Many Canadians own shares of U.S. publicly traded corporations and other U.S. securities which they may not know can expose them to significant U.S. estate tax on their death and require their executors to file a U.S. estate tax return and pay any U.S. estate tax due.
Pursuant to the American Taxpayer Relief Act of 2012, which was just enacted January 1, 2013, by Congress, and signed into law January 2, 2013, by President Obama, the maximum rate of U.S. estate tax has now increased from 35% to 40%. A unified estate and gift tax exemption continues in place where applicable, in an amount of approximately $5.25 million for 2013 (i.e., $5 million indexed for inflation from 2011).
Property located in or with a connection to the U.S. which is exposed to U.S. estate tax (“U.S. situs property”) can include:
• Shares of U.S. publicly traded corporations and units of U.S. mutual funds and money market funds, even if held in Canadian registered plans or in certain other vehicles;
• Deposits in a brokerage account in the U.S.;
• U.S. retirement plans and annuities;
• Assets of a business carried on in the U.S., such as shares of a U.S. private company;
• Certain debts with a U.S. connection; and
• U.S. real property and personal property usually located in the U.S.
Conversely, U.S. situs property may not include certain assets which appear to have a U.S. location or connection, such as:
• Canadian mutual funds invested in U.S. securities;
• Non-U.S.-issued securities listed in U.S. funds;
• U.S. bank deposits; and
• U.S. Treasury Bills or Certificates of Deposit.
If you are a Canadian resident and you own U.S. situs property, but you are not a U.S. citizen or a U.S. resident for estate tax purposes (see our previous post, “Who May Be a U.S. Citizen and Why It Matters For Estate Planning and Tax Compliance”), you may wish to consider the following.
If the value of your U.S. situs property at death is greater than $60,000 USD, your executors may be required to file a U.S. estate tax return. Furthermore, U.S. estate tax may be payable where the value of your worldwide estate for U.S. estate tax purposes exceeds the U.S. estate tax exemption amount (of $5.25 Million). Your worldwide estate for U.S. estate tax purposes includes certain assets which may not be obvious or considered part of your estate for Canadian tax purposes, including: the proceeds of certain life insurance policies on your life owned by you, the value of U.S. real estate, the full value of property jointly owned with right of survivorship (subject to limited exceptions and deductions) on the death of the first to die, and certain trust property. U.S. estate tax applies at graduated rates of up to 40% and is based on the value of the U.S. situs property, subject to applicable deductions, credits and exemptions (which may be pro-rated based on the value of your U.S. situs property compared with your worldwide estate). Note that in addition to U.S. estate tax which is levied at the federal level, certain U.S. states may also levy estate or inheritance taxes.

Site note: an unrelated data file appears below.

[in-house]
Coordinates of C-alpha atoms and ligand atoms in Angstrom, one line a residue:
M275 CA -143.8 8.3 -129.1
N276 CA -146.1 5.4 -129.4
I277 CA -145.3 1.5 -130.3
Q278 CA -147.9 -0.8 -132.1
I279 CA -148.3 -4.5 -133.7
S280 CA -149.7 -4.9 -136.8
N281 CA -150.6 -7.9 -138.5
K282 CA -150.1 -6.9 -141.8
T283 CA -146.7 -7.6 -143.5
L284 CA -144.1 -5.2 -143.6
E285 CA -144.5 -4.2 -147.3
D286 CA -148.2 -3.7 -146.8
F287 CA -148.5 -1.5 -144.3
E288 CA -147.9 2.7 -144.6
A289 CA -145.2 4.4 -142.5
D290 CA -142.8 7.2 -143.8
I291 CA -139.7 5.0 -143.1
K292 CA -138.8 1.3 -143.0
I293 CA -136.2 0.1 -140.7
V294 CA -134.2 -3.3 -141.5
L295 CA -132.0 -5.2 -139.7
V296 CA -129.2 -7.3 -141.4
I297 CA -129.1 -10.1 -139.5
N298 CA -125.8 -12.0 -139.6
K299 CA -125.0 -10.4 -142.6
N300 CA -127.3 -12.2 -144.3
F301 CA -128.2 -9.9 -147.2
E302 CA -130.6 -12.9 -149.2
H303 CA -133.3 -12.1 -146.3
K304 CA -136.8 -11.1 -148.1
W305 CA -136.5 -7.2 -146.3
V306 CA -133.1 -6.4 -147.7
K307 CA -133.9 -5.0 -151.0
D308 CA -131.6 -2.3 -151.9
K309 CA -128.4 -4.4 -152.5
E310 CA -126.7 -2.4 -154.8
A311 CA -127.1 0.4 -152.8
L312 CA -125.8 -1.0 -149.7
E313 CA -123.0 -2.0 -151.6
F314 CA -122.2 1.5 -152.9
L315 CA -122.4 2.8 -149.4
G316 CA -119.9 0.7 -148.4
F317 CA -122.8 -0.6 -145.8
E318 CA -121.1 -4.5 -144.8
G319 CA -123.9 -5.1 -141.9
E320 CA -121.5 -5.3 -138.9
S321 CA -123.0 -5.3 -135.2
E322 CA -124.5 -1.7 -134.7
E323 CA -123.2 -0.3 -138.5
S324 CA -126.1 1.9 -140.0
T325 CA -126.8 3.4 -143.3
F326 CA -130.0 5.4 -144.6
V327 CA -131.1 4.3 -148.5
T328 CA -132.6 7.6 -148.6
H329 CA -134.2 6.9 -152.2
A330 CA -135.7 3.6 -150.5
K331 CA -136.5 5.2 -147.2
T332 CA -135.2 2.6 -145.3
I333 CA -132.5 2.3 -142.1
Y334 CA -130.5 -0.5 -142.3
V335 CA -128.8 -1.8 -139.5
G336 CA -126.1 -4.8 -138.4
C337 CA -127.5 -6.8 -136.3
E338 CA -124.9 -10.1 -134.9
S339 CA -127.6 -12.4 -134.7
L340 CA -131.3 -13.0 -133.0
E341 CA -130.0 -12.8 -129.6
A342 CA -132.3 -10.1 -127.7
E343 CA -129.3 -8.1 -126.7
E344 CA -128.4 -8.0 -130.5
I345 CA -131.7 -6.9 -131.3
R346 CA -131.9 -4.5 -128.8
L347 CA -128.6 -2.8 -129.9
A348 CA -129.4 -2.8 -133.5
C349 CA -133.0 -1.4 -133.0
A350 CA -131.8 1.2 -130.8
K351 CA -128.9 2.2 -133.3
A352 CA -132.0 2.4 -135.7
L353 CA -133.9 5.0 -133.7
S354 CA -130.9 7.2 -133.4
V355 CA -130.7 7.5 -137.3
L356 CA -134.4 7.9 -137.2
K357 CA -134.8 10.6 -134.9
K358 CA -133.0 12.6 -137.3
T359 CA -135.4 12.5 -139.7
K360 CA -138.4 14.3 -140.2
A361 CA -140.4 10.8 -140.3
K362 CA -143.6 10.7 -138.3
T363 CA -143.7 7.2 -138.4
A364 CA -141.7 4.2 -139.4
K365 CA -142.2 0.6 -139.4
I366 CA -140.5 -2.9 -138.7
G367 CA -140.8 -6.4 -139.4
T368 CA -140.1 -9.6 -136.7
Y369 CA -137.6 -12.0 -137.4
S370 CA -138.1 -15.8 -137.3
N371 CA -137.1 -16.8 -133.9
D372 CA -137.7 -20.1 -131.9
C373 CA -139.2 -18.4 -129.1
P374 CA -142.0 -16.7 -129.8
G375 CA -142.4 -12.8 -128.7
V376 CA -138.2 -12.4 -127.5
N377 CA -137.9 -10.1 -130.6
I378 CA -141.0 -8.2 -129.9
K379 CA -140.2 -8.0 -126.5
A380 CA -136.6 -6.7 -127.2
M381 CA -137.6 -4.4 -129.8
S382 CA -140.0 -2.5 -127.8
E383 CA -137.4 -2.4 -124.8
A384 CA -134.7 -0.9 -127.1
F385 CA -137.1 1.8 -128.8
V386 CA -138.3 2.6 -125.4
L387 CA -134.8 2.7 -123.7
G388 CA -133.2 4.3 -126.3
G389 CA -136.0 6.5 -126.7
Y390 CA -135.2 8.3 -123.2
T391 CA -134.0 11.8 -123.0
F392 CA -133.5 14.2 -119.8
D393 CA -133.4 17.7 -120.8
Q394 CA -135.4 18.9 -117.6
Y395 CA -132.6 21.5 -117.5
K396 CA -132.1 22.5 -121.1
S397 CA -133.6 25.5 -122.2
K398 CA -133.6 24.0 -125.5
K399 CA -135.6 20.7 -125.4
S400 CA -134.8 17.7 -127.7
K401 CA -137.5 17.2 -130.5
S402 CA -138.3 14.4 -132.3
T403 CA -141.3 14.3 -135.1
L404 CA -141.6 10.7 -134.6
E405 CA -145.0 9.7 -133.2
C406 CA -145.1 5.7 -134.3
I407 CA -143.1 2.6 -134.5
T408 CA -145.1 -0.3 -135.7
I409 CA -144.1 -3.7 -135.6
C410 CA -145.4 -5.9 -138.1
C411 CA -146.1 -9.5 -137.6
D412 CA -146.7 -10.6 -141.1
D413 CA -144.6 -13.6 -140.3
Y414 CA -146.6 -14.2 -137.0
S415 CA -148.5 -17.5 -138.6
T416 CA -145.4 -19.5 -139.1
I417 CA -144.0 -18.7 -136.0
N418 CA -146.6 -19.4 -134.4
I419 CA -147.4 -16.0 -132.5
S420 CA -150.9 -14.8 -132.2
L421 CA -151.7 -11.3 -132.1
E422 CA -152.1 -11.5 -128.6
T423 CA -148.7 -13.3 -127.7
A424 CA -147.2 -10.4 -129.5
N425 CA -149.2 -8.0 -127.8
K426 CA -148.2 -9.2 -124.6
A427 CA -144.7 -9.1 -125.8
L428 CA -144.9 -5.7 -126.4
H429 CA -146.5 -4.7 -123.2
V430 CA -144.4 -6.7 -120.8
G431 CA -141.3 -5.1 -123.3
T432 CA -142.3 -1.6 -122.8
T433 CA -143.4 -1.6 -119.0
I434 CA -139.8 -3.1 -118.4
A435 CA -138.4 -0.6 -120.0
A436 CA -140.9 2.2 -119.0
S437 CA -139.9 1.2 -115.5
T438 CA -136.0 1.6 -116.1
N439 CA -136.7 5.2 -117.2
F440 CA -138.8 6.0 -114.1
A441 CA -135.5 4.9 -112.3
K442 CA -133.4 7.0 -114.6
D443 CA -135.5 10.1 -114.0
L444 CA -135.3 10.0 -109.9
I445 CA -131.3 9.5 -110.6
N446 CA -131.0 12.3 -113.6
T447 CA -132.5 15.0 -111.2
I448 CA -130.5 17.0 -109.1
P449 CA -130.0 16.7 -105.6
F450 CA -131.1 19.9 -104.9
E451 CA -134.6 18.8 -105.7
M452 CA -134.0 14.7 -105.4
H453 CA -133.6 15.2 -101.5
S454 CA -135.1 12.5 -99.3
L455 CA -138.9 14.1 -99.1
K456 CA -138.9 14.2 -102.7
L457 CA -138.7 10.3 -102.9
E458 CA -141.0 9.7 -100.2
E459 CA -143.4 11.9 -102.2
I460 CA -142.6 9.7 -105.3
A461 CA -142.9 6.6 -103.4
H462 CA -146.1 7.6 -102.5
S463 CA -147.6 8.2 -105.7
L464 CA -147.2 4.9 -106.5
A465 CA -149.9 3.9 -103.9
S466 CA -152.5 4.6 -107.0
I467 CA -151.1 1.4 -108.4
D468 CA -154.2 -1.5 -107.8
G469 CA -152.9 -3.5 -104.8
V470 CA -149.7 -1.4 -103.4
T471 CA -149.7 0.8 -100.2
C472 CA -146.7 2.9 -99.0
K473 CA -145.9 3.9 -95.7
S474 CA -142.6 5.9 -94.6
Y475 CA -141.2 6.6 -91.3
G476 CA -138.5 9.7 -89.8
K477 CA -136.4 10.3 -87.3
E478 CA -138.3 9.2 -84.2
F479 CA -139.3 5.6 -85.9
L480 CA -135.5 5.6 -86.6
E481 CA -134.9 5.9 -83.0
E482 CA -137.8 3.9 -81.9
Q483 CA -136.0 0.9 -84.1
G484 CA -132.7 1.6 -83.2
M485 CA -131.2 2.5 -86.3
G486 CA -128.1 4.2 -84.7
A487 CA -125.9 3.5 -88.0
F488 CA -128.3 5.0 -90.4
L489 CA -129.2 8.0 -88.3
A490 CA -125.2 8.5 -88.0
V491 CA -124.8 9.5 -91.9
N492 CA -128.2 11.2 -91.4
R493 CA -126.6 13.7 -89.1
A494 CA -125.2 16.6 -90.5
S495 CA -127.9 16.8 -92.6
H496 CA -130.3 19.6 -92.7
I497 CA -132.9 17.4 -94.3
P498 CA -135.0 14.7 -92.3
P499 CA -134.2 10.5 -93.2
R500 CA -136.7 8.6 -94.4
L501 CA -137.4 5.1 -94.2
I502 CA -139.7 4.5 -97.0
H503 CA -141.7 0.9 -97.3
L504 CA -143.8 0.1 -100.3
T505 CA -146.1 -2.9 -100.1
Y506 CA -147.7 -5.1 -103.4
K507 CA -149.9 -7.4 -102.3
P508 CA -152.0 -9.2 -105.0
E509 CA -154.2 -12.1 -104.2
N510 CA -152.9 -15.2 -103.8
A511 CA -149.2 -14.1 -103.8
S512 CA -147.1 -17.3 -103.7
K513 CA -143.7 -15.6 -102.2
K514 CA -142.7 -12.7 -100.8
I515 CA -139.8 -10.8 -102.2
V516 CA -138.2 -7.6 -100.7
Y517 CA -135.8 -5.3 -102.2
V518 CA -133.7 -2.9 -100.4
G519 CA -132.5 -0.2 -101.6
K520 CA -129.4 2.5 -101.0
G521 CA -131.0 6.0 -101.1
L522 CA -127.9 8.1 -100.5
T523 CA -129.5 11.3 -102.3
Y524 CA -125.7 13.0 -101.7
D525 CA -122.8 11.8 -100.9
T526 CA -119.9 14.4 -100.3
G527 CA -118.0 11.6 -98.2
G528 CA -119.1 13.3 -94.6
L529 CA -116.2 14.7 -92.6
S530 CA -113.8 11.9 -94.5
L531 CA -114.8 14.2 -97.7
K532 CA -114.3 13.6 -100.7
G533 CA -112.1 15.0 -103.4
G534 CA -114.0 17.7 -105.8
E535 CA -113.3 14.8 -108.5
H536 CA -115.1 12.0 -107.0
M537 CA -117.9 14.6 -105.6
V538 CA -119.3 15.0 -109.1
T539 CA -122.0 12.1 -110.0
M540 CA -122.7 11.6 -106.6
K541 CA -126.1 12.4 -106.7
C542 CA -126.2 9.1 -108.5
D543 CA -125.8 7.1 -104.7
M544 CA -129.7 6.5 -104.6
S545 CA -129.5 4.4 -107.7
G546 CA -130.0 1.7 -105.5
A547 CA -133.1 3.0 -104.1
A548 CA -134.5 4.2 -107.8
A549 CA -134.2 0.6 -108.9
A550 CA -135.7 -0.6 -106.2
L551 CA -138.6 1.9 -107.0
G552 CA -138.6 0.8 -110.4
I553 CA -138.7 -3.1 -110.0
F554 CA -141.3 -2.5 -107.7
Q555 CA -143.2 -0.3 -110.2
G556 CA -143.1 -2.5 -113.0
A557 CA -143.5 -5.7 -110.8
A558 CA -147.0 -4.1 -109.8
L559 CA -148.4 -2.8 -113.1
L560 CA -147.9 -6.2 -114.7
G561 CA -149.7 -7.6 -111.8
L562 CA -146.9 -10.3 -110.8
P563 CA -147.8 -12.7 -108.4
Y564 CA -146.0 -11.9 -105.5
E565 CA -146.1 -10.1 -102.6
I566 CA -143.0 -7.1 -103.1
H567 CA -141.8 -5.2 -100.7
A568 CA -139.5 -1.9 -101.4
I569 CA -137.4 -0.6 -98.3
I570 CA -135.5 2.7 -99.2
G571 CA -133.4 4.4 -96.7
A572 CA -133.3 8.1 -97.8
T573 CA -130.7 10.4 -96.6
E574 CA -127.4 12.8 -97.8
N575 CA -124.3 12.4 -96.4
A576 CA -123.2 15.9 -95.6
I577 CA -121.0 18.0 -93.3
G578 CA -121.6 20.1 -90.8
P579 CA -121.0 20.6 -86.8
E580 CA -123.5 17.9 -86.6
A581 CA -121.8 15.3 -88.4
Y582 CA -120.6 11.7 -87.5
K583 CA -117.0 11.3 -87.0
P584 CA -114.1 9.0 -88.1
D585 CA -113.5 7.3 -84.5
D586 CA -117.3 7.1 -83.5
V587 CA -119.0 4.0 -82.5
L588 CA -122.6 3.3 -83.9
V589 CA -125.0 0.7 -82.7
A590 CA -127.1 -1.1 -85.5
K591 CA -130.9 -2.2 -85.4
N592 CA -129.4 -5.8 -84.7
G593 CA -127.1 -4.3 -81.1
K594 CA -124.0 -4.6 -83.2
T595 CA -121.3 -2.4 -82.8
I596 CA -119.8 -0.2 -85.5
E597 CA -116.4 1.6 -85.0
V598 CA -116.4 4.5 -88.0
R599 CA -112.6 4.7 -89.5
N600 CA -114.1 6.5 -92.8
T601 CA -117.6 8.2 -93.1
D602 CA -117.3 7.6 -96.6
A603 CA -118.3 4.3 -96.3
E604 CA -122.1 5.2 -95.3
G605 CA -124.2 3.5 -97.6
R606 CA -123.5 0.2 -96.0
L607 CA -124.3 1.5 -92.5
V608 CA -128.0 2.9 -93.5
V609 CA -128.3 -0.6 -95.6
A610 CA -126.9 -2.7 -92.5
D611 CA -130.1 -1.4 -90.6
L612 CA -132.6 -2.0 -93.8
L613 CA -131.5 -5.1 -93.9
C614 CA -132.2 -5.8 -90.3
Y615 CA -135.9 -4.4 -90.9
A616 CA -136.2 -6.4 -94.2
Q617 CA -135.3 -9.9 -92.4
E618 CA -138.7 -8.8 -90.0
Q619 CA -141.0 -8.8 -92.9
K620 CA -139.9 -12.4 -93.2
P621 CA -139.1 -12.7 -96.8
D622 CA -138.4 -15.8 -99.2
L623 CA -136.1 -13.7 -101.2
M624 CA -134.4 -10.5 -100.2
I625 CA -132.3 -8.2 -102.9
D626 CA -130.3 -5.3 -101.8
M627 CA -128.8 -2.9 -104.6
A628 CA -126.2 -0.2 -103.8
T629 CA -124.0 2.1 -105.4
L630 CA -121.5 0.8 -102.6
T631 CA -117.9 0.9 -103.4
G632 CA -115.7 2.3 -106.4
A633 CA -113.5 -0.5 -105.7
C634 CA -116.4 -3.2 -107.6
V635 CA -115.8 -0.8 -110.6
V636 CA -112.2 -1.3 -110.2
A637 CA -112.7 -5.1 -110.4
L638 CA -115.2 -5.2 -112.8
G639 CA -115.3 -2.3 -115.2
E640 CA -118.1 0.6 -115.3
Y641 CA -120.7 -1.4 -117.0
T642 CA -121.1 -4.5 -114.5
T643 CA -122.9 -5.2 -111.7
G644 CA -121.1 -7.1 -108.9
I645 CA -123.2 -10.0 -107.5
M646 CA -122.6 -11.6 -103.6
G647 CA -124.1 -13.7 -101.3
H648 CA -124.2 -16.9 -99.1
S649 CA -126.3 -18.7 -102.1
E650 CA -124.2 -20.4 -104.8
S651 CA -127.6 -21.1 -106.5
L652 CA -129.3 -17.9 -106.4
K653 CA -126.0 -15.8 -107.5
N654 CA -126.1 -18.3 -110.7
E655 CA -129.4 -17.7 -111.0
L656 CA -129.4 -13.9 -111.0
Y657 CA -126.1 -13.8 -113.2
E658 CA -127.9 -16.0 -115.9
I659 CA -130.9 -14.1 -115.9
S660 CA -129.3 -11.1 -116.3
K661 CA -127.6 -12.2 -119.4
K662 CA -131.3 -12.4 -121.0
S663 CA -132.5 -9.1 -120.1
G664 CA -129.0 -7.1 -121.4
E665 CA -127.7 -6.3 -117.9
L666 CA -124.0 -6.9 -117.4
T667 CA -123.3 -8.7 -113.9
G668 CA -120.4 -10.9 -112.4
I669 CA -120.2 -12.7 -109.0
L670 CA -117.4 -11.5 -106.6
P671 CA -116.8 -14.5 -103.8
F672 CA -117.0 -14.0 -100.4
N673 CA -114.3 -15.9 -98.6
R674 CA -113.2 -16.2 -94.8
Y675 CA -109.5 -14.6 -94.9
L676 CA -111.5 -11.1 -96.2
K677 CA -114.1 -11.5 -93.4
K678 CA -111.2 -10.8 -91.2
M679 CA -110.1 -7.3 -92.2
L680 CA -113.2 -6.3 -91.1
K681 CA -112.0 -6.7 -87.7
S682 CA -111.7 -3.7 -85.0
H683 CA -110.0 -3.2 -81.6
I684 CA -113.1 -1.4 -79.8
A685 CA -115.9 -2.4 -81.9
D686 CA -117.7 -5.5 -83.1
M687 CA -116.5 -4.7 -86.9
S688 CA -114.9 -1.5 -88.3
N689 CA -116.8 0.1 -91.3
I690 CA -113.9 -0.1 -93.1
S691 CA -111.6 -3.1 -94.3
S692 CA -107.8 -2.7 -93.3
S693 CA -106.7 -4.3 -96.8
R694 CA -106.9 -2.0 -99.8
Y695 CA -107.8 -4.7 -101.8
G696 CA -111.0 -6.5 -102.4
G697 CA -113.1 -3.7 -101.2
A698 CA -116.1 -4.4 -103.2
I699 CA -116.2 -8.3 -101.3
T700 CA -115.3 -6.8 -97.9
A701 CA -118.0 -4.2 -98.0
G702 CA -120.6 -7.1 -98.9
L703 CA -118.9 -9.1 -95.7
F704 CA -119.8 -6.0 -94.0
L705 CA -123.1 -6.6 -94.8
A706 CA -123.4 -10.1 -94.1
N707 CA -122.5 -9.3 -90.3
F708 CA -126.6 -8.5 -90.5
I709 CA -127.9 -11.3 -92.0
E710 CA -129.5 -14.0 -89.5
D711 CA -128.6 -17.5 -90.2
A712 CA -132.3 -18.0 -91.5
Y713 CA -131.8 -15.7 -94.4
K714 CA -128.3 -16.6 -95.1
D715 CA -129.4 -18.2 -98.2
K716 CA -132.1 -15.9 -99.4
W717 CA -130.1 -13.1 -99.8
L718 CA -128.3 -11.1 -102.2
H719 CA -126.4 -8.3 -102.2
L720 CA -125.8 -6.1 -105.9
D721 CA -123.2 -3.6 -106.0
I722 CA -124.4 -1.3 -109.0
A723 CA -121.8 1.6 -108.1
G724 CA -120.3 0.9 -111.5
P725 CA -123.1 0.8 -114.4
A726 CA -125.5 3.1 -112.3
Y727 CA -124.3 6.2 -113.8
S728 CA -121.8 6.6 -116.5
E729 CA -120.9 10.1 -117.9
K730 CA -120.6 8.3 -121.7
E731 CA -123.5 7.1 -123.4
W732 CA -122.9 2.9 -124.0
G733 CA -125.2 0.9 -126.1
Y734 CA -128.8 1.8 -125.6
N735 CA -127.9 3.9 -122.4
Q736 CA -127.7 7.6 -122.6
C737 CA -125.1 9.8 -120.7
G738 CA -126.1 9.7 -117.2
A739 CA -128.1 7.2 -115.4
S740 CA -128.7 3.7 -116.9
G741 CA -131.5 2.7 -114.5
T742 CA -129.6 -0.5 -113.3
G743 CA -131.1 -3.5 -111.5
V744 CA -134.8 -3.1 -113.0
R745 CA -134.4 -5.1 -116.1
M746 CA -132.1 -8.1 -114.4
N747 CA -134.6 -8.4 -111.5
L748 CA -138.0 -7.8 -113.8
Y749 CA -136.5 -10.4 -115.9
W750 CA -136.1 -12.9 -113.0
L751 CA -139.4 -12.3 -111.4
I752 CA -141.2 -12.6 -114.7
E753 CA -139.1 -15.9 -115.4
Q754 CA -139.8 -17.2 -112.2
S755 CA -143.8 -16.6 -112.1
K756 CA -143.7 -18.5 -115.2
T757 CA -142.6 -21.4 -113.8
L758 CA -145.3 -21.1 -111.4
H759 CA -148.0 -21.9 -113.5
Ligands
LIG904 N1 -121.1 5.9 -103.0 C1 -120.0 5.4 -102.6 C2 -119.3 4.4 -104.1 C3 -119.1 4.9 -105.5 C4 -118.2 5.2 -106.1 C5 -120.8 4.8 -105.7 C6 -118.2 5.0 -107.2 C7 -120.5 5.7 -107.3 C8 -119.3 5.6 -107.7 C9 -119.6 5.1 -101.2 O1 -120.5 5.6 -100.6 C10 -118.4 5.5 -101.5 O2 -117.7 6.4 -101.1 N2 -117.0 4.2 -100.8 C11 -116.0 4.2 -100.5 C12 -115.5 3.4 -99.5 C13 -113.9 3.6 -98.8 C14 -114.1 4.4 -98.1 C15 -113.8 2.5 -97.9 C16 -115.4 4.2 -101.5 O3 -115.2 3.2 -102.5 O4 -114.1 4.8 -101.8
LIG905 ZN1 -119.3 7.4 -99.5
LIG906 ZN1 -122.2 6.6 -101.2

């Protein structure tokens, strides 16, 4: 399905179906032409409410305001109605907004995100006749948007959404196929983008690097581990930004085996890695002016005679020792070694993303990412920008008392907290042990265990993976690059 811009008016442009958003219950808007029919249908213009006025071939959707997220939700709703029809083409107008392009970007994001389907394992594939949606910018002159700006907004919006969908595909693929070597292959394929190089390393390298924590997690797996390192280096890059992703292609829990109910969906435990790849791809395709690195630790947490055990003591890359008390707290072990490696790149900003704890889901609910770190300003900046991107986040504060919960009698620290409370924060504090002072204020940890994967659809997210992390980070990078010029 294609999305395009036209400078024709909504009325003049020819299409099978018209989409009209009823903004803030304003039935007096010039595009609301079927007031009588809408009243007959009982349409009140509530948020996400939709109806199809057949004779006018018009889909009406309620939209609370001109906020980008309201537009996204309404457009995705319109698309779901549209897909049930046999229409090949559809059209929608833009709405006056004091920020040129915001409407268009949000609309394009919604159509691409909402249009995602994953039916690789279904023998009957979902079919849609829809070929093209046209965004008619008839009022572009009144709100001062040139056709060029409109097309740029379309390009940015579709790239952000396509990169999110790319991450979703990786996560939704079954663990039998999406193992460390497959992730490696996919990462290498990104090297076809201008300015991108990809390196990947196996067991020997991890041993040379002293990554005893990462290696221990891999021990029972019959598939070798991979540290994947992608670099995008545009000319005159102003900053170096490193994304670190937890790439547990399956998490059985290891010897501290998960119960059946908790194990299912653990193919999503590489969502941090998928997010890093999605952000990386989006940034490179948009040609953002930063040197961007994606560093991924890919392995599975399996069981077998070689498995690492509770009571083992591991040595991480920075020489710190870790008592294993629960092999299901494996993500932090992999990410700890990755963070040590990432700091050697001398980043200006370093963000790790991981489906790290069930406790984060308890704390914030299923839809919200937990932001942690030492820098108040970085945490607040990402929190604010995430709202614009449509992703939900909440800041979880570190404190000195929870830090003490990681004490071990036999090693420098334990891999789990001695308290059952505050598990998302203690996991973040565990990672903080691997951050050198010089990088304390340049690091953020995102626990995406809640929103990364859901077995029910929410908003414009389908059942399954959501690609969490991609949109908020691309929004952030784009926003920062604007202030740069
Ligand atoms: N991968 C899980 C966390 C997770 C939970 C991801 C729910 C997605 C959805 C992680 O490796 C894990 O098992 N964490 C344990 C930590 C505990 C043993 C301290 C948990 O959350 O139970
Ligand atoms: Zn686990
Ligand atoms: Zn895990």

In order to transfer certain U.S. situs property after death, it may be necessary for your executors to obtain U.S. estate tax clearance. In addition, to obtain tax credits which may partially offset double taxation of Canadian income tax and U.S. estate tax on death allowable under the Canada-U.S. tax treaty, a U.S. estate tax return may need to be filed.
Various planning options are available to minimize or defer exposure to U.S. estate tax, for Canadian residents who are not U.S. citizens or U.S. residents for estate tax purposes, and who own U.S. securities which are subject to U.S. estate tax, including:
• Re-structuring U.S. equity-focused investments; for example, owning a Canadian mutual fund which is focused on U.S. equities rather than owning U.S. equities directly;
• Using a holding company to own U.S. securities, subject to conditions;
• Gifting U.S. situs property to certain U.S. charities on death;
• Obtaining life insurance to fund any U.S. estate tax liability.
Professional advice is recommended when planning for U.S. estate tax, including cross-border estate, trust and tax advice which can provide an effective, integrated solution.
As this is our first blog post in 2013, we wish everyone a very happy New Year.
Our next post: a checklist of issues to consider in multi-jurisdictional succession planning.
The comments offered in this article are meant to be general in nature, are limited to the law of Ontario, Canada, and are not intended to provide legal or tax advice on any individual situation. In particular, they are not intended to provide U.S. legal or tax advice. Before taking any action involving your individual situation, you should seek legal advice to ensure it is appropriate to your personal circumstances.